My research of the Provo made me familiar with lingo like Bounce Rig, Lunker Lane and Green Drakes. The river has a reputation and the rumor was your next cast could be the one that hooks a fish of a lifetime. When I first saw the river it was nothing like I imagined. It wasn't very big in comparison to the North Carolina waters I'm used to.
There was word that green drakes were in the area and the prime time was in the middle of the day. The fly shop told me I wouldn't be the only one in the area and they weren't kidding. Every time I looked over my shoulder it seemed like someone new was walking by or standing in a spot I was thinking about fishing. I did found a spot where fish were rising. I cast near where I saw the first rise and saw a fish follow for what seemed like 20ft before refusing my fly. My next cast didn't even get a glance. I moved closer and noticed there were about 100 fish stacked up in this one run. I figured they were waiting for the green drake hatch just like every one else. There were even osprey in the trees that seemed to be waiting. There were fish rising here and there in several places but I couldn't get them to hit anything. The fishing was slow and I didn't see many people catching anything at all. A fellow angler walked by,
"Any luck?" I asked.
No but yesterday I caught 25 right where you're standing.
Just my luck. I started to get into that mode where you just kind of go through the motions. You're fishing but not really concentrating or focusing. That was until I crossed the river.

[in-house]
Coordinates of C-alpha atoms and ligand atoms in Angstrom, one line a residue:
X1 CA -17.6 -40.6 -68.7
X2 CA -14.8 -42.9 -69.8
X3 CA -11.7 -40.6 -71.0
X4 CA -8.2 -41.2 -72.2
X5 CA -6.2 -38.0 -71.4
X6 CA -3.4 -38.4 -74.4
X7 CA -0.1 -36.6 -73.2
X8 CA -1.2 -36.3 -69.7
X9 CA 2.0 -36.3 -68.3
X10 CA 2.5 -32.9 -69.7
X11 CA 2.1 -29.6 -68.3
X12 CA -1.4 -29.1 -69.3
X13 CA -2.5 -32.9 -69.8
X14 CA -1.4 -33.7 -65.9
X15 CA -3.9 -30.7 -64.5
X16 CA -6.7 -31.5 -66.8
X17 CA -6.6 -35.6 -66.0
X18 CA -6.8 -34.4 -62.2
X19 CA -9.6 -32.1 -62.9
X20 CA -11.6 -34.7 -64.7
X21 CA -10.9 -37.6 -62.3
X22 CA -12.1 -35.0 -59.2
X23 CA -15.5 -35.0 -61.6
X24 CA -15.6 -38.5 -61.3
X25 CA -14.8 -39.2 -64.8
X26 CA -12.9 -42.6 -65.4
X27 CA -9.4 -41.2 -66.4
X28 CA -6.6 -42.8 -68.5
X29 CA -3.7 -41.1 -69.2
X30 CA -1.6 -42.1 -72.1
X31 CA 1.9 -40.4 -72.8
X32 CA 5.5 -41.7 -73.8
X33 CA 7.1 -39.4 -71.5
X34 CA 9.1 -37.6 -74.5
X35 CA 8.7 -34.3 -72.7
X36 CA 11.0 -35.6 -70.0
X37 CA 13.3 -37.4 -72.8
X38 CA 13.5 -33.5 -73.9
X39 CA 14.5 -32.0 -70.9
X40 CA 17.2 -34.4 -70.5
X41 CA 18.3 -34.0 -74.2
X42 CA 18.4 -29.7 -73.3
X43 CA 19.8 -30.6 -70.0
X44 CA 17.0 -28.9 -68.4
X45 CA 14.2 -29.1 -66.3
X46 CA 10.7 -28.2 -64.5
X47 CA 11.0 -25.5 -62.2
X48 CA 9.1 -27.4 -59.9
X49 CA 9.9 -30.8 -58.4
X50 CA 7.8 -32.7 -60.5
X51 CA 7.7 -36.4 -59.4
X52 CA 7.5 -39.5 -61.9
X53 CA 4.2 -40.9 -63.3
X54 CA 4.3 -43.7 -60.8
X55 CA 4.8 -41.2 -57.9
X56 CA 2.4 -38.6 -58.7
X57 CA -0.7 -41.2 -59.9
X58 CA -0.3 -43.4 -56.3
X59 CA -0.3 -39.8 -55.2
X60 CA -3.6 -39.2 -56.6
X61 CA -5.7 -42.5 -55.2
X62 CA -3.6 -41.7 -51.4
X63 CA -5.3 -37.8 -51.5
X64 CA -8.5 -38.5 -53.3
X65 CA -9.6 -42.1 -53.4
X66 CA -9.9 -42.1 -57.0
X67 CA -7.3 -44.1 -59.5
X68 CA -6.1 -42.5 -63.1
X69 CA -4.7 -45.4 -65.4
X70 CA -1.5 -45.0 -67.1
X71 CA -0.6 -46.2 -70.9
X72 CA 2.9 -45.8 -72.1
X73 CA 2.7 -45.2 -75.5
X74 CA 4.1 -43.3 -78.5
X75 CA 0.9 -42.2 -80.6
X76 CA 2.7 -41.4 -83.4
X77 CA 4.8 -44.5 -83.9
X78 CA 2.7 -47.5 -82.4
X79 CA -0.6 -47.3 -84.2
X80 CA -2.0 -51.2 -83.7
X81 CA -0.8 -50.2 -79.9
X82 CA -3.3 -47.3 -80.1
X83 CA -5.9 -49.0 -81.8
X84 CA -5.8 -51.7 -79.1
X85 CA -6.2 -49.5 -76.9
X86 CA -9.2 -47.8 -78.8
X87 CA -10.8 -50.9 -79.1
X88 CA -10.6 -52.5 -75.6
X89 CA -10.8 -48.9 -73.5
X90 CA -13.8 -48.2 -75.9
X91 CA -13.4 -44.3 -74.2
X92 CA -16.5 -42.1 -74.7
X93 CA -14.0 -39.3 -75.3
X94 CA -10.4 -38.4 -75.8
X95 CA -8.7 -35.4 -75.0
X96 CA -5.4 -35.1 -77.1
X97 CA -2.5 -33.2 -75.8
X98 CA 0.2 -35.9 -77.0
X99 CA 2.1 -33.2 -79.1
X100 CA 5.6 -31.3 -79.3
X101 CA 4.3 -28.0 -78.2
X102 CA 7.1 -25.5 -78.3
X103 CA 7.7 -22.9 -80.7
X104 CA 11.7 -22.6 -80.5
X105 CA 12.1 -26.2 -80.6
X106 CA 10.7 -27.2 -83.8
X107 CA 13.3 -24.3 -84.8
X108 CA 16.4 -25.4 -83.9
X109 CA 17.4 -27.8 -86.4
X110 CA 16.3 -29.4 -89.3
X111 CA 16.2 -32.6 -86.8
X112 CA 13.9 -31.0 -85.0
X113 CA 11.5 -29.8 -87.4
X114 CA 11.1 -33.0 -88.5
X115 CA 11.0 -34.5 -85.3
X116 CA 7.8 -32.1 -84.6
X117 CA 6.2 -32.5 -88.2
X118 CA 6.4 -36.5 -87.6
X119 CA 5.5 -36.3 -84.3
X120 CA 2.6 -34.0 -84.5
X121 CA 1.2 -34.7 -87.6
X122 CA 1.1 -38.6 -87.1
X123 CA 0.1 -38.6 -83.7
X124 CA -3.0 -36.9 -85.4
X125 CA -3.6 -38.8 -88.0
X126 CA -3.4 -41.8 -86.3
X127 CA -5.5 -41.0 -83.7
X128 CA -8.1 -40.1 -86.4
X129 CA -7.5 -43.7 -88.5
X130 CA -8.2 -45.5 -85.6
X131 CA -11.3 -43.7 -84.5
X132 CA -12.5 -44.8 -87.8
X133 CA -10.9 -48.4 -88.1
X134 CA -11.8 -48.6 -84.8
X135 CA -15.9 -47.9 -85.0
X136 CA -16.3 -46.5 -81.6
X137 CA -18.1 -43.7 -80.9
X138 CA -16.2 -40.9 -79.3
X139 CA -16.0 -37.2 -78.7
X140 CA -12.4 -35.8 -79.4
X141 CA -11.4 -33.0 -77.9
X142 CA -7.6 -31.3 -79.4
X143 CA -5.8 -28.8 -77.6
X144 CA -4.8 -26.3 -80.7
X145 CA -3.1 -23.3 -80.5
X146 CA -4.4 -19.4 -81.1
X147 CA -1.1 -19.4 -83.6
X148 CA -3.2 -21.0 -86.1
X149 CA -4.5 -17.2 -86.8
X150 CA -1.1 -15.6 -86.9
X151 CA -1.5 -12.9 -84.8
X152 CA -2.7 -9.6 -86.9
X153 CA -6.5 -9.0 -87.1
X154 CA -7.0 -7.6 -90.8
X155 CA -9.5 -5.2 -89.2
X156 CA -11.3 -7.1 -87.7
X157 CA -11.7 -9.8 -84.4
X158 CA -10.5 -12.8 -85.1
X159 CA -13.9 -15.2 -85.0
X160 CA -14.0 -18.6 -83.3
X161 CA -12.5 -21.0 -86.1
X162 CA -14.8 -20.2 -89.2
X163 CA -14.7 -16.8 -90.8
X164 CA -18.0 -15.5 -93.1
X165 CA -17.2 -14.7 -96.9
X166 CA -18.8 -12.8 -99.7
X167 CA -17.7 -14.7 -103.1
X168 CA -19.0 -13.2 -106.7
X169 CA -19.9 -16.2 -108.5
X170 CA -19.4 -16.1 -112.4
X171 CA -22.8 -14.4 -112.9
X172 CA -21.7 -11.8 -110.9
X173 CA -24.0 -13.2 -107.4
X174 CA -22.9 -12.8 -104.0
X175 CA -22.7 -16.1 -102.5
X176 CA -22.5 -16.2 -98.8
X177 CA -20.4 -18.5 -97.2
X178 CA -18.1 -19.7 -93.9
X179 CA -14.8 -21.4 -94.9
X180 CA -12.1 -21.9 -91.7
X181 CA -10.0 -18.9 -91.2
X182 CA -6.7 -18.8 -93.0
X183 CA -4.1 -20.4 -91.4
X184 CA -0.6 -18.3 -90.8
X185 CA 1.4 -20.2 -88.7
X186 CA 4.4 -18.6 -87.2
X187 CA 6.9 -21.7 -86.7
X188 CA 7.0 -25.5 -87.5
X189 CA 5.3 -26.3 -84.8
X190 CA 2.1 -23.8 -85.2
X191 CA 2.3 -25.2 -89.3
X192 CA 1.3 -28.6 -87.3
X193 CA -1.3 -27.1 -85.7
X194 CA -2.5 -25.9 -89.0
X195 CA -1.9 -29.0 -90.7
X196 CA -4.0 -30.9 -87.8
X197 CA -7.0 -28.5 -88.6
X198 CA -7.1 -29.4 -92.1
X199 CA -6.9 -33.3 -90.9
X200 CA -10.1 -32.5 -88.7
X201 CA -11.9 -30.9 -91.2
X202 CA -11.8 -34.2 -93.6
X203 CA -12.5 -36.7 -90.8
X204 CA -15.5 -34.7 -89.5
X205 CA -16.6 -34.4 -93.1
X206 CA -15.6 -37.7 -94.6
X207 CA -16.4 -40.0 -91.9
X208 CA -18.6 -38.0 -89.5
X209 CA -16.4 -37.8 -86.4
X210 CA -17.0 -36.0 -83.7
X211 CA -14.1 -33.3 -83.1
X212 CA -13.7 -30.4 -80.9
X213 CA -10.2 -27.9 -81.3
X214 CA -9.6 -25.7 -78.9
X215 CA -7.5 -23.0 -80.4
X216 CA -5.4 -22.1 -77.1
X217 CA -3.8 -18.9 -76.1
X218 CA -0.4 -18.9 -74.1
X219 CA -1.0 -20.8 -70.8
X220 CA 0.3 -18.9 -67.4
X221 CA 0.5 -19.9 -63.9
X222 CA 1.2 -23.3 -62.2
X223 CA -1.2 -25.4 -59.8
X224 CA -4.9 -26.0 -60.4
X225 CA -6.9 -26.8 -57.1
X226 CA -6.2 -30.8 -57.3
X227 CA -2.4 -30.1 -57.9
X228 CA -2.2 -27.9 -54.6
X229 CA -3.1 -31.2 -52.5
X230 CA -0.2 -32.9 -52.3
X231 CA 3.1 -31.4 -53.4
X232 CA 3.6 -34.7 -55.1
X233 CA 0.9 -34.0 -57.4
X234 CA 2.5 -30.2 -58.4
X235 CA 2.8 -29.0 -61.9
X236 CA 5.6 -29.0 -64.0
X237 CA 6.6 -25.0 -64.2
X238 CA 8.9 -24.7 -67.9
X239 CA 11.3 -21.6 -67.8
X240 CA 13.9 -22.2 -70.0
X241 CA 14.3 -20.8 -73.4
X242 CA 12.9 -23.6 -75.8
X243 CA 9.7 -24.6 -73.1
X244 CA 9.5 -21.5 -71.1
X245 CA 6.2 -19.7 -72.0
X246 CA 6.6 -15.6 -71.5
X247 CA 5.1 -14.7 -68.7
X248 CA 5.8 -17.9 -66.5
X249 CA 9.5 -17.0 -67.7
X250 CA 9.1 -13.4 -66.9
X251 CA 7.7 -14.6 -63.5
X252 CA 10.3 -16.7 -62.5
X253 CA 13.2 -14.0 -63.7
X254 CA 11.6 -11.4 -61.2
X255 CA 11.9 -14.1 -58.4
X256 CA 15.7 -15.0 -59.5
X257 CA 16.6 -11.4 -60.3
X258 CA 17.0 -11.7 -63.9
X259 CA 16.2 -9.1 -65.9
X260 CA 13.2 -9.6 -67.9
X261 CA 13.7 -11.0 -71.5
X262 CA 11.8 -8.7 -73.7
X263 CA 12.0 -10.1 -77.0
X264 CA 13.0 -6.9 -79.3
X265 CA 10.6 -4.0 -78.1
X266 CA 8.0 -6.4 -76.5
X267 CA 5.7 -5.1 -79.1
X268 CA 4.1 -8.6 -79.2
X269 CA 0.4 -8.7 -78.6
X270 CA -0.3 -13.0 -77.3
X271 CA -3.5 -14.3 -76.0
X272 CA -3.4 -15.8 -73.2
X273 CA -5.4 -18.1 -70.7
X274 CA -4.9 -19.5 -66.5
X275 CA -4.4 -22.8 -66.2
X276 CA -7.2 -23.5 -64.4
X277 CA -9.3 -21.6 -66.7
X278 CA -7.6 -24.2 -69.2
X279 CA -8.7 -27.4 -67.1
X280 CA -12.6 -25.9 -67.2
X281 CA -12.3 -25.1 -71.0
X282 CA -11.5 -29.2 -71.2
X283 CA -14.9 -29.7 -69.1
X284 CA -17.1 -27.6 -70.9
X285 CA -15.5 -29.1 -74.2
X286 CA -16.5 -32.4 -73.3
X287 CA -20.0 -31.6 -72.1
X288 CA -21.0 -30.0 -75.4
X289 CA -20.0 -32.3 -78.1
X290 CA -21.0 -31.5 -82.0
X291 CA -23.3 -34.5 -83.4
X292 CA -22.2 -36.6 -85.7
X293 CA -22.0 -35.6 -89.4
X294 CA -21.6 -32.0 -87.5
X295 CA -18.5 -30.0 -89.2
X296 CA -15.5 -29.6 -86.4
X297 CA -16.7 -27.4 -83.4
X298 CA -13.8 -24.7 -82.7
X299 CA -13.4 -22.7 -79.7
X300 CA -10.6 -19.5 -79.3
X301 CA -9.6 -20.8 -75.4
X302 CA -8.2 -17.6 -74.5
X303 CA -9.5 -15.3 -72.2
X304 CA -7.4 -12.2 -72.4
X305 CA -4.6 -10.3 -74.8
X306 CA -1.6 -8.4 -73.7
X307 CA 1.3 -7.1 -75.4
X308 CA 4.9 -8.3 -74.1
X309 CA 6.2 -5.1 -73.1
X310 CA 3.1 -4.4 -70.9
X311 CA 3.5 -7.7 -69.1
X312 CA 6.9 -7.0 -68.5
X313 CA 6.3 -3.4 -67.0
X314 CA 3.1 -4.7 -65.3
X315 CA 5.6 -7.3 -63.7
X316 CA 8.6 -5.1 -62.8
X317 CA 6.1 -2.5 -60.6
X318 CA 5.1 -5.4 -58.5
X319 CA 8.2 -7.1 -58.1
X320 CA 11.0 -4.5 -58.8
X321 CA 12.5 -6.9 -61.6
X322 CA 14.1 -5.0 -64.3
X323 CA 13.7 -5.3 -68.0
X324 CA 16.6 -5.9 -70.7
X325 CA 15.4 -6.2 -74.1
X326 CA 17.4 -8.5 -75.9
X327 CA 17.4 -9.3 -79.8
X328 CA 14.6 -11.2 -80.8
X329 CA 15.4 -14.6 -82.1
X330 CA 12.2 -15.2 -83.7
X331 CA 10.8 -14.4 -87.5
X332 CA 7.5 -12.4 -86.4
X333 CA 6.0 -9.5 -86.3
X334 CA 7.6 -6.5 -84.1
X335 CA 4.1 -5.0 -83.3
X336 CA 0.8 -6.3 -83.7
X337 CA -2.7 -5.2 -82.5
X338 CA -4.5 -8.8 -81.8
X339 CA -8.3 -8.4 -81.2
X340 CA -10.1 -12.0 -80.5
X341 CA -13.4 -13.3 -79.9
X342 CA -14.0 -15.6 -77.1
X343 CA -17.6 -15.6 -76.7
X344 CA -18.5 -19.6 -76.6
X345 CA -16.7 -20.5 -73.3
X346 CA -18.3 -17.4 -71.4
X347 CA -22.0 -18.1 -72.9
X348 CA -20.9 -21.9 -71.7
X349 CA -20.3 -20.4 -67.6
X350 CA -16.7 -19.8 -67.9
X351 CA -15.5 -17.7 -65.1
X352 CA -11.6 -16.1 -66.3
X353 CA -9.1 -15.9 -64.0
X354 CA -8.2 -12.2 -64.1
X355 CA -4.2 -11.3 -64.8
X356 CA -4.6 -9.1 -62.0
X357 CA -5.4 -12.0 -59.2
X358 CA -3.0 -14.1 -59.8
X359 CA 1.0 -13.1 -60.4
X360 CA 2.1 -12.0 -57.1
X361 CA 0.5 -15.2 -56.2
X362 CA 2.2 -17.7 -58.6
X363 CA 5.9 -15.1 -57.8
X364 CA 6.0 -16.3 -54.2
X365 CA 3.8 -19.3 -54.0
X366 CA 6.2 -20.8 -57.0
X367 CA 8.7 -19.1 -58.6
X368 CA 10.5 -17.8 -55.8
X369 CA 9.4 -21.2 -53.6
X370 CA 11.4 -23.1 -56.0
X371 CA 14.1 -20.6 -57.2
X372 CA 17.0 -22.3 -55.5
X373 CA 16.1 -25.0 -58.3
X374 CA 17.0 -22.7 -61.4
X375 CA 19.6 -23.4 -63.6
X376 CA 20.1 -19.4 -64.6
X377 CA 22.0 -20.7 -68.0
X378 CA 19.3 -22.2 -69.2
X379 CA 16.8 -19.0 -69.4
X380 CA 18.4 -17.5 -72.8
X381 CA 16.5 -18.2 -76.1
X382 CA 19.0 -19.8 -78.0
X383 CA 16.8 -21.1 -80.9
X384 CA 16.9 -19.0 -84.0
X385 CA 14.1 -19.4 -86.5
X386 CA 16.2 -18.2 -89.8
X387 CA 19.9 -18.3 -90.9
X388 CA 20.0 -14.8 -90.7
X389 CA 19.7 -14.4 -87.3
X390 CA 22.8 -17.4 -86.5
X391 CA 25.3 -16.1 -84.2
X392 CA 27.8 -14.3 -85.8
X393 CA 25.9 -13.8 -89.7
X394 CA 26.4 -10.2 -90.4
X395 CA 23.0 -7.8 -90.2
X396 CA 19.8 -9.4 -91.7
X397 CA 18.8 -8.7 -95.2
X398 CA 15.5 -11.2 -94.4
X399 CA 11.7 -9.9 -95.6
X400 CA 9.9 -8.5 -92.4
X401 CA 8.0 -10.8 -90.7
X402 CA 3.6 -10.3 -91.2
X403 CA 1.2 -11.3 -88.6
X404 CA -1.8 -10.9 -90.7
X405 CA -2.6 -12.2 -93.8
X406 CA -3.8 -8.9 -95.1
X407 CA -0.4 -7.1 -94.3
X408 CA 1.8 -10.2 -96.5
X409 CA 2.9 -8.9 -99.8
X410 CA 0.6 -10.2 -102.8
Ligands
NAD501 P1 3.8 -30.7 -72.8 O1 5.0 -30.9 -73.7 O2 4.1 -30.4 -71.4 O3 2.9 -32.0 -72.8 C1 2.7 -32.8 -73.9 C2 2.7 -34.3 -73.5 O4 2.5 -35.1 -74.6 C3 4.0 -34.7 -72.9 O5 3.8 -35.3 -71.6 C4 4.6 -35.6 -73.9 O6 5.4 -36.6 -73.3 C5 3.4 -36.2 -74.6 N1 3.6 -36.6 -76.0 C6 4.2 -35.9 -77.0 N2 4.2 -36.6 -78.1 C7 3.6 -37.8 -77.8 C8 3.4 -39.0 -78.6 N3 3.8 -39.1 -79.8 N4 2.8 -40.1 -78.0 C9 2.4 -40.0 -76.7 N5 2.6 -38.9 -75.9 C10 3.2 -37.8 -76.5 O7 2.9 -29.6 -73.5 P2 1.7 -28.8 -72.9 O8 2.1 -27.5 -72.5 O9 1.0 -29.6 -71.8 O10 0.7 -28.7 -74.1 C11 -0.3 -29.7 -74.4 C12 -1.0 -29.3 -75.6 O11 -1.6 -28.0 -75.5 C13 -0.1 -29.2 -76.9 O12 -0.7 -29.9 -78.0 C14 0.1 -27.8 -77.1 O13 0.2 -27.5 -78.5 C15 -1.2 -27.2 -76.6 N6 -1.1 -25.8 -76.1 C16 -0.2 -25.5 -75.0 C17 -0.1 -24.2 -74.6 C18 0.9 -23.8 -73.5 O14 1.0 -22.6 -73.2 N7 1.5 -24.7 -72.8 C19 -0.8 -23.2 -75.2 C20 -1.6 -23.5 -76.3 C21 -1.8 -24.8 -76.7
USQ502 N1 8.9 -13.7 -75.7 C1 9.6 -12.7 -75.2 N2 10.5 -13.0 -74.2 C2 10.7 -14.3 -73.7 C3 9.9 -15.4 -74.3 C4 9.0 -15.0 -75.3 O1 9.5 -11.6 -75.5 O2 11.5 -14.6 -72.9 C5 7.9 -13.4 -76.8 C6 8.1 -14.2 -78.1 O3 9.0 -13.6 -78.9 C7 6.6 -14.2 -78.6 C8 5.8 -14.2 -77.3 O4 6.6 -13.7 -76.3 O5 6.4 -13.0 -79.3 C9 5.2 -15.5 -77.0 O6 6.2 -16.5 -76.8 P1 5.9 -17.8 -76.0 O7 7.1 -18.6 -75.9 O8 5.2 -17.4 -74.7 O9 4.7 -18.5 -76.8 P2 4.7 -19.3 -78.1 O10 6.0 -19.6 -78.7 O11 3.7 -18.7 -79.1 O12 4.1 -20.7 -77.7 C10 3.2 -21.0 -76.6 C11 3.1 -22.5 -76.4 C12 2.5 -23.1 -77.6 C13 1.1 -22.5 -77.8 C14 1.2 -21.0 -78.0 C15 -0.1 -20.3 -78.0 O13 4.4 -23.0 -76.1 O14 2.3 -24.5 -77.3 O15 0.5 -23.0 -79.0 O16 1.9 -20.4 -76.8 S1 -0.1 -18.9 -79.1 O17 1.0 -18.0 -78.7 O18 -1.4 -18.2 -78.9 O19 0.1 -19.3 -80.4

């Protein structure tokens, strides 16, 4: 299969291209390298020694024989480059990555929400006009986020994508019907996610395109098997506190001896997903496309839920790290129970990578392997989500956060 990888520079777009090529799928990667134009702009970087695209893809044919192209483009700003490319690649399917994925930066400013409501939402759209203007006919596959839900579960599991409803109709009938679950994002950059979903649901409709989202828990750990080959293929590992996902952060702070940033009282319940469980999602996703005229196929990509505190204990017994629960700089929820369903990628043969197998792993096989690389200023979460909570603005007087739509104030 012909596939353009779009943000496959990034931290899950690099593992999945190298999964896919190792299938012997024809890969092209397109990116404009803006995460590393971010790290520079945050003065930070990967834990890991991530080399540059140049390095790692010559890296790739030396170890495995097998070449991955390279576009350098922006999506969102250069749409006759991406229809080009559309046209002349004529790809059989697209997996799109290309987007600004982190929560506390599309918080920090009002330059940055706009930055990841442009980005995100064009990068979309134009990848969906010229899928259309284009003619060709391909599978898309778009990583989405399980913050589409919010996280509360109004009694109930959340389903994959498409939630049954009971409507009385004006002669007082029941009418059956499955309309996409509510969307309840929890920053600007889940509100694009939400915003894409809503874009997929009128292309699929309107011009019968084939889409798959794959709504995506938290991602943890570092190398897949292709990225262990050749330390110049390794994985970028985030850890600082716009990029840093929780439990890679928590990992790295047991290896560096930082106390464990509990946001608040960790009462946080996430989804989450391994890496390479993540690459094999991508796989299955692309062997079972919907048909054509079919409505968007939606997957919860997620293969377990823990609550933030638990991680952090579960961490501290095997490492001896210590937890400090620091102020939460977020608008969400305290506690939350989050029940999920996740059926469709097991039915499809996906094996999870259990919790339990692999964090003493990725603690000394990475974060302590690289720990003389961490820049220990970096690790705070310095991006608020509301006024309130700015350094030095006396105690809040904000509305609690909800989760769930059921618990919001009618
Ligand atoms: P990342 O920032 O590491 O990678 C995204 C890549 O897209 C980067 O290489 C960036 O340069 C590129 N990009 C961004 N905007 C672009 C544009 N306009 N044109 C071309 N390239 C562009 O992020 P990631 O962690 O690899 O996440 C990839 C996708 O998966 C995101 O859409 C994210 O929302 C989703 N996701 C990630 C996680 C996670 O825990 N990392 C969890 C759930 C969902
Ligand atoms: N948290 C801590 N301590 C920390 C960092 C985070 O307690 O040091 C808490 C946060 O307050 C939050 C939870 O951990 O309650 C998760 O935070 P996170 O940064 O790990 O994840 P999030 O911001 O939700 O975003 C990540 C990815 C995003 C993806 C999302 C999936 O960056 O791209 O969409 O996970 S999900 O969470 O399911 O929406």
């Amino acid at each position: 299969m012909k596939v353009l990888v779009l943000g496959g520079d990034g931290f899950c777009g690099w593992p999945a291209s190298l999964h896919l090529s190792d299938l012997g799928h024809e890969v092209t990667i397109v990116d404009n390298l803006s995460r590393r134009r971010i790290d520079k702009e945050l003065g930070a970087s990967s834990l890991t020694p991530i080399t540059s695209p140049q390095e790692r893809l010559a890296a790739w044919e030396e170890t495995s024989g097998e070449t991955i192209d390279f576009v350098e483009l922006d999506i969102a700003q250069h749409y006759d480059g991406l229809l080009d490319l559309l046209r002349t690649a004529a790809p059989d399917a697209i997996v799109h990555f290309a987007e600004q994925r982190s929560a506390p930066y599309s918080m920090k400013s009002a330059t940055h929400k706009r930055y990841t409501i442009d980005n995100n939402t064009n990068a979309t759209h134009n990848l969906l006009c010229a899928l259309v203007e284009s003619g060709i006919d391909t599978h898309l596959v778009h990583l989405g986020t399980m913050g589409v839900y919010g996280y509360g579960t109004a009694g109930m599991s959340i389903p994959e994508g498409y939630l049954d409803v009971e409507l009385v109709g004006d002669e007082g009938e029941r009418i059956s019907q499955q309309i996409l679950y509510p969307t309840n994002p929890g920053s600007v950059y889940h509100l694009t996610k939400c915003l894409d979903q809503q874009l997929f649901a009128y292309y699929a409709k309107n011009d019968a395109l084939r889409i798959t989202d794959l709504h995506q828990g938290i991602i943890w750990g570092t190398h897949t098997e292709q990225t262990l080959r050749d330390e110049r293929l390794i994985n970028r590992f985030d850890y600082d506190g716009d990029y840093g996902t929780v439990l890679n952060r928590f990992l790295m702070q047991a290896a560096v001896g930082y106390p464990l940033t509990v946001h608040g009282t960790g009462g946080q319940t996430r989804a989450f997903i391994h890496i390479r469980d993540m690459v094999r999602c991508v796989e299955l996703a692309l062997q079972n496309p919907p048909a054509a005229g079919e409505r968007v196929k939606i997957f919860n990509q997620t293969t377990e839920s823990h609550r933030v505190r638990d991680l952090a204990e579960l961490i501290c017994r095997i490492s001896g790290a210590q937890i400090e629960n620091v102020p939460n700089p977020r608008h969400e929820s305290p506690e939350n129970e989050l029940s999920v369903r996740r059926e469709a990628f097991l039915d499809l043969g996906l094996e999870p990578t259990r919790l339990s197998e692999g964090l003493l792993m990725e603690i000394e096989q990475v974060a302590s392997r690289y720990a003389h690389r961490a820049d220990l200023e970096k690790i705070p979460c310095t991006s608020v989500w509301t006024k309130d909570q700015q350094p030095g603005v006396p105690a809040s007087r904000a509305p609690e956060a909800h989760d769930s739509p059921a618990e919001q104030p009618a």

The Provo might not look big but the power of the water is no joke. The bottom is full of round softball sized rocks that constantly shift as you're wading. Combine this with a swift current and you have a lot of heart pumping river crossings. There were several times when I felt like I was rolling across the river instead of crossing it. The fishing continued to be slow and the only sign of big drake like bugs were the husks from a recent stonefly hatch.
I'd find these scattered all over but I never did see any big stoneflies flying around. The only bugs I did see were small mayflies and caddis. That's a good segway. If you're visiting Utah bring some caddis patterns. The hatches are prolific and the caddis are all over from the Provo to the lower Weber. The Provo was kicking my butt and I continued to hammer water until I ran into a guy who said he caught a few fish on drake patterns even though he hadn't seen any. I decided to give it a shot. I put on a drake pattern suggested by the Troutbum2 fly shop out of Park City. On my second cast, near a run, I saw a fish come out of a plunge pool and hammer the fly. The scenario was so different from what I experienced previously I almost didn't set the hook. I was able to pull it together and I had my first Utah trout.
The highlight for me was that it was a brown. I couldn't seem to entice any more fish with the drake pattern so I switched to a cripple. This was also recommended by the fly shop. I started to sight fish for rising trout. I found a section where a fish was rising consistently about every 30 seconds. I timed the rise and the fish took the fly with out hesitation. Now this was starting to get fun. I decided to fish this way for the rest of the afternoon. I targeted rising fish and was successful about a quarter of the time. These fish are smart. If you cast upstream above a fish and it rises behind the fly and even feels the slightest hint of the leader the fish will refuse the fly. Usually in a dramatic way by splashing and flicking the fly away. It's neat to watch. I decided to call it a day when a guide group showed up and instructed a bunch of guys on the bounce rig.
To Be Continued..... Part 2 I hit another section of the Provo and things get interesting.